1966 Horatio Alger Award Winner
"Once you get into something, learn all you can about it."
John Johnson was born in 1918 in Arkansas City, Arkansas. His mother, a widow, saved for two years to finance their move to Chicago so that he could get a better high school education than what was offered in their hometown. Johnson was an honor student and served as president of his class and the student council. He was also the editor of the school newspaper and yearbook.
While attending the University of Chicago at night, Johnson spent his days as an office boy at Supreme Life Insurance Company. His job was to summarize the daily news about the black community and report it to Supreme's president. This led Johnson to the idea of creating a magazine for a black readership.
Negro Digest, first published in 1942, was financed originally with $500 that Johnson's mother, then a seamstress, raised by pawning their furniture. Johnson spent it on a mailing to 20,000 potential subscribers, 3,000 of whom sent in $2 to receive the magazine. To overcome the resistance of newsstand distributors, he got friends to ask for the magazine, whipping up demand for this new publication. In less than a year, the magazine's circulation swelled from 5,000 to 50,000.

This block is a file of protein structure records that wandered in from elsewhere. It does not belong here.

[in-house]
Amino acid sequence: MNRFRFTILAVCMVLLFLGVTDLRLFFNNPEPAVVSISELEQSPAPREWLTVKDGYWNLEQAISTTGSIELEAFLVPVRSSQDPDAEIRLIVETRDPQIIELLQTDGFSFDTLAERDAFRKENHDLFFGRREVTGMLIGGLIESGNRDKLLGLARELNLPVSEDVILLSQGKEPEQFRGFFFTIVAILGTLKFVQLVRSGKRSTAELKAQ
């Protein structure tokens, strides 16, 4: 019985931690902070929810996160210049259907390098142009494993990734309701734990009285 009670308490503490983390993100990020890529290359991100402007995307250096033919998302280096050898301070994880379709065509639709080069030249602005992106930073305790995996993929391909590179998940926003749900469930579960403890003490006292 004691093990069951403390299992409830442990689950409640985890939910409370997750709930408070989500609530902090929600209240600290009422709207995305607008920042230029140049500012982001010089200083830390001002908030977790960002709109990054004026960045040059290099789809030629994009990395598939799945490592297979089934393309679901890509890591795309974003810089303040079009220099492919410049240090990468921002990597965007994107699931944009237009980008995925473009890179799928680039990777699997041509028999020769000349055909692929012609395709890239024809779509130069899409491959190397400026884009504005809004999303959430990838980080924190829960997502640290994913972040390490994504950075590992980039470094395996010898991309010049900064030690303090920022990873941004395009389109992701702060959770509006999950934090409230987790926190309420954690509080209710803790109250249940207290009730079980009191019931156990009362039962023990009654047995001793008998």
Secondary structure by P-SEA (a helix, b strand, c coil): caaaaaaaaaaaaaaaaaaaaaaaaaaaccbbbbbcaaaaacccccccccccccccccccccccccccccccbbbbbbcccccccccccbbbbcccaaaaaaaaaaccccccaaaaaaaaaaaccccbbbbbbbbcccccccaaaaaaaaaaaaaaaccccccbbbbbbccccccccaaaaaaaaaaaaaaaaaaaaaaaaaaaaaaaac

In 1945, Johnson started his second magazine, Ebony, which focused on black successes and achievement. Other magazines to follow were Jet, a weekly news magazine, and EM: Ebony Man, a fashionable living magazine for black men. His other businesses included Fashion Fair Cosmetics, Ebone Cosmetics, Supreme Beauty products, and three radio stations. Johnson Publishing became nation's largest black-owned publishing company in the nation. Since his death in 2005, Johnson's daughter has run his publishing empire.
When offering advice to young adults, Johnson once said, "Dream small dreams. If you make them too big, you get overwhelmed and you don't do anything. If you make small goals and accomplish them, it gives you the confidence to go on to higher goals."
Johnson believed his Horatio Alger Award validated what he set out to do. "It gave me credibility," he once said. "People have great respect for the award and those who receive it. It is very important to me."* Deceased